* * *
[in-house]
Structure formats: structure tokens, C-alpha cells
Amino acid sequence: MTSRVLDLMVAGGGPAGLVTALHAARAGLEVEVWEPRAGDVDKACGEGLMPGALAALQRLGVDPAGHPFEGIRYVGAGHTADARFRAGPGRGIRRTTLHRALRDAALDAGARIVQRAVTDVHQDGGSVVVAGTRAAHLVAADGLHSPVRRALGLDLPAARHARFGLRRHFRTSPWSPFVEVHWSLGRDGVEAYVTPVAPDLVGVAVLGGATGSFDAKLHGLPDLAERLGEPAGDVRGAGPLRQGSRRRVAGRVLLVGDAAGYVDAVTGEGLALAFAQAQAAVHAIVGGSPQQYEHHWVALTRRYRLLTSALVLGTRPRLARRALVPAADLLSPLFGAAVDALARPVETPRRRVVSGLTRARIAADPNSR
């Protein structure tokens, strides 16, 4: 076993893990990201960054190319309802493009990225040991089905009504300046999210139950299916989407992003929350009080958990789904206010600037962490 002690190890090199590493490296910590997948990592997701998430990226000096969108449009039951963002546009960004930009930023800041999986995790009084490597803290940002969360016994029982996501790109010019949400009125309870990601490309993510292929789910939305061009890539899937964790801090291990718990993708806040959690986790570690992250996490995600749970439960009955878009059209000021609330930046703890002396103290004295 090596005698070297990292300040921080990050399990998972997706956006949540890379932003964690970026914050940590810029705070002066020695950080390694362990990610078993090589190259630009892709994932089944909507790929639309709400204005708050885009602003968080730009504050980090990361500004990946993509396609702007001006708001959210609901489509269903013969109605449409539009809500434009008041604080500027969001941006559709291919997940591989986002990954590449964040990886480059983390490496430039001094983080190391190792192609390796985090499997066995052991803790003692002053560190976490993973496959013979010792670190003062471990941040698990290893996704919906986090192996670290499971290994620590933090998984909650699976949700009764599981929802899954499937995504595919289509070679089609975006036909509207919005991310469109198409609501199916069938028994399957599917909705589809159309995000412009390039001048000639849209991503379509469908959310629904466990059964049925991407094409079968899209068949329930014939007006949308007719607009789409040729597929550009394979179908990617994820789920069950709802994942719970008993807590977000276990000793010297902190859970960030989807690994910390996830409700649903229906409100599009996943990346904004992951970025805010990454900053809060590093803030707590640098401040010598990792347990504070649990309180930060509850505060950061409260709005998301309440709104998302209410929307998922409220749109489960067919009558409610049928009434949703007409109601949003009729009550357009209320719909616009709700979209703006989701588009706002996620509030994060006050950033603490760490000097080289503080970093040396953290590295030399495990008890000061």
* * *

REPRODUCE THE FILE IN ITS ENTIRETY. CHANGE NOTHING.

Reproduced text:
[in-house]
Structure formats: structure tokens, C-alpha cells
Amino acid sequence: MTSRVLDLMVAGGGPAGLVTALHAARAGLEVEVWEPRAGDVDKACGEGLMPGALAALQRLGVDPAGHPFEGIRYVGAGHTADARFRAGPGRGIRRTTLHRALRDAALDAGARIVQRAVTDVHQDGGSVVVAGTRAAHLVAADGLHSPVRRALGLDLPAARHARFGLRRHFRTSPWSPFVEVHWSLGRDGVEAYVTPVAPDLVGVAVLGGATGSFDAKLHGLPDLAERLGEPAGDVRGAGPLRQGSRRRVAGRVLLVGDAAGYVDAVTGEGLALAFAQAQAAVHAIVGGSPQQYEHHWVALTRRYRLLTSALVLGTRPRLARRALVPAADLLSPLFGAAVDALARPVETPRRRVVSGLTRARIAADPNSR
């Protein structure tokens, strides 16, 4: 076993893990990201960054190319309802493009990225040991089905009504300046999210139950299916989407992003929350009080958990789904206010600037962490 002690190890090199590493490296910590997948990592997701998430990226000096969108449009039951963002546009960004930009930023800041999986995790009084490597803290940002969360016994029982996501790109010019949400009125309870990601490309993510292929789910939305061009890539899937964790801090291990718990993708806040959690986790570690992250996490995600749970439960009955878009059209000021609330930046703890002396103290004295 090596005698070297990292300040921080990050399990998972997706956006949540890379932003964690970026914050940590810029705070002066020695950080390694362990990610078993090589190259630009892709994932089944909507790929639309709400204005708050885009602003968080730009504050980090990361500004990946993509396609702007001006708001959210609901489509269903013969109605449409539009809500434009008041604080500027969001941006559709291919997940591989986002990954590449964040990886480059983390490496430039001094983080190391190792192609390796985090499997066995052991803790003692002053560190976490993973496959013979010792670190003062471990941040698990290893996704919906986090192996670290499971290994620590933090998984909650699976949700009764599981929802899954499937995504595919289509070679089609975006036909509207919005991310469109198409609501199916069938028994399957599917909705589809159309995000412009390039001048000639849209991503379509469908959310629904466990059964049925991407094409079968899209068949329930014939007006949308007719607009789409040729597929550009394979179908990617994820789920069950709802994942719970008993807590977000276990000793010297902190859970960030989807690994910390996830409700649903229906409100599009996943990346904004992951970025805010990454900053809060590093803030707590640098401040010598990792347990504070649990309180930060509850505060950061409260709005998301309440709104998302209410929307998922409220749109489960067919009558409610049928009434949703007409109601949003009729009550357009209320719909616009709700979209703006989701588009706002996620509030994060006050950033603490760490000097080289503080970093040396953290590295030399495990008890000061």